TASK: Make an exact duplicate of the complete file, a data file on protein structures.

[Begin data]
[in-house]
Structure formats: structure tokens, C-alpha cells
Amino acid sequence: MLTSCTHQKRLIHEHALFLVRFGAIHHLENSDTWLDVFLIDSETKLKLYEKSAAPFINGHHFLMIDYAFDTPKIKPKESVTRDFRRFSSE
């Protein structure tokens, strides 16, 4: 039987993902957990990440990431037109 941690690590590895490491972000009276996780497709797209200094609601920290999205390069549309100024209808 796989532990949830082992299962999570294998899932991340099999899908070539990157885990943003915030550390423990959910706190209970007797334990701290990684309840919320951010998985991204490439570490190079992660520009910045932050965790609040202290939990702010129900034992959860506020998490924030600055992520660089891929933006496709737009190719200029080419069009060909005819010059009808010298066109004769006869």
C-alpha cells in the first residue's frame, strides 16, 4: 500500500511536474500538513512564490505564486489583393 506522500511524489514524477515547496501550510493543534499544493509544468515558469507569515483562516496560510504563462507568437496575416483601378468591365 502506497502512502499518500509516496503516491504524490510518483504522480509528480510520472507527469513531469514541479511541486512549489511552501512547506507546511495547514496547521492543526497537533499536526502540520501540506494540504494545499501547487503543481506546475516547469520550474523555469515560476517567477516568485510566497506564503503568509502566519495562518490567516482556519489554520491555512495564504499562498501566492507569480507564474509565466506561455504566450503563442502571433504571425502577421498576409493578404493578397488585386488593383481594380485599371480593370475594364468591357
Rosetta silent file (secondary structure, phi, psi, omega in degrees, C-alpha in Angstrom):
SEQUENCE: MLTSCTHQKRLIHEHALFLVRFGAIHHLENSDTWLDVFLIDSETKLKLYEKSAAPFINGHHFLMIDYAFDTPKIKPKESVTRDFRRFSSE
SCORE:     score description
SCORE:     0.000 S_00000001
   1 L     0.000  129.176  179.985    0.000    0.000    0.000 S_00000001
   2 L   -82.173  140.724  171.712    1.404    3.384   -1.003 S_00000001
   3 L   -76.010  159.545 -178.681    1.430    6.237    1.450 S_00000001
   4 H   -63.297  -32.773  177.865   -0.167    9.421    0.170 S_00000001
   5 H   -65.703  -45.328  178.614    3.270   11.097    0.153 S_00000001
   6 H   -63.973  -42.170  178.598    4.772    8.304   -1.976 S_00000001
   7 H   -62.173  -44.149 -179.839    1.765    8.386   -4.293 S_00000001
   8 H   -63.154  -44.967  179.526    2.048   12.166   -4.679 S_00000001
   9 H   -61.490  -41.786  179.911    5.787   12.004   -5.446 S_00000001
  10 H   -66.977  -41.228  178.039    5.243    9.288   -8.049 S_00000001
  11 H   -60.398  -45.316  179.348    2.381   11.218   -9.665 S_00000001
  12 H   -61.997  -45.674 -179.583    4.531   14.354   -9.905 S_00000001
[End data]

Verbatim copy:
[in-house]
Structure formats: structure tokens, C-alpha cells
Amino acid sequence: MLTSCTHQKRLIHEHALFLVRFGAIHHLENSDTWLDVFLIDSETKLKLYEKSAAPFINGHHFLMIDYAFDTPKIKPKESVTRDFRRFSSE
């Protein structure tokens, strides 16, 4: 039987993902957990990440990431037109 941690690590590895490491972000009276996780497709797209200094609601920290999205390069549309100024209808 796989532990949830082992299962999570294998899932991340099999899908070539990157885990943003915030550390423990959910706190209970007797334990701290990684309840919320951010998985991204490439570490190079992660520009910045932050965790609040202290939990702010129900034992959860506020998490924030600055992520660089891929933006496709737009190719200029080419069009060909005819010059009808010298066109004769006869």
C-alpha cells in the first residue's frame, strides 16, 4: 500500500511536474500538513512564490505564486489583393 506522500511524489514524477515547496501550510493543534499544493509544468515558469507569515483562516496560510504563462507568437496575416483601378468591365 502506497502512502499518500509516496503516491504524490510518483504522480509528480510520472507527469513531469514541479511541486512549489511552501512547506507546511495547514496547521492543526497537533499536526502540520501540506494540504494545499501547487503543481506546475516547469520550474523555469515560476517567477516568485510566497506564503503568509502566519495562518490567516482556519489554520491555512495564504499562498501566492507569480507564474509565466506561455504566450503563442502571433504571425502577421498576409493578404493578397488585386488593383481594380485599371480593370475594364468591357
Rosetta silent file (secondary structure, phi, psi, omega in degrees, C-alpha in Angstrom):
SEQUENCE: MLTSCTHQKRLIHEHALFLVRFGAIHHLENSDTWLDVFLIDSETKLKLYEKSAAPFINGHHFLMIDYAFDTPKIKPKESVTRDFRRFSSE
SCORE:     score description
SCORE:     0.000 S_00000001
   1 L     0.000  129.176  179.985    0.000    0.000    0.000 S_00000001
   2 L   -82.173  140.724  171.712    1.404    3.384   -1.003 S_00000001
   3 L   -76.010  159.545 -178.681    1.430    6.237    1.450 S_00000001
   4 H   -63.297  -32.773  177.865   -0.167    9.421    0.170 S_00000001
   5 H   -65.703  -45.328  178.614    3.270   11.097    0.153 S_00000001
   6 H   -63.973  -42.170  178.598    4.772    8.304   -1.976 S_00000001
   7 H   -62.173  -44.149 -179.839    1.765    8.386   -4.293 S_00000001
   8 H   -63.154  -44.967  179.526    2.048   12.166   -4.679 S_00000001
   9 H   -61.490  -41.786  179.911    5.787   12.004   -5.446 S_00000001
  10 H   -66.977  -41.228  178.039    5.243    9.288   -8.049 S_00000001
  11 H   -60.398  -45.316  179.348    2.381   11.218   -9.665 S_00000001
  12 H   -61.997  -45.674 -179.583    4.531   14.354   -9.905 S_00000001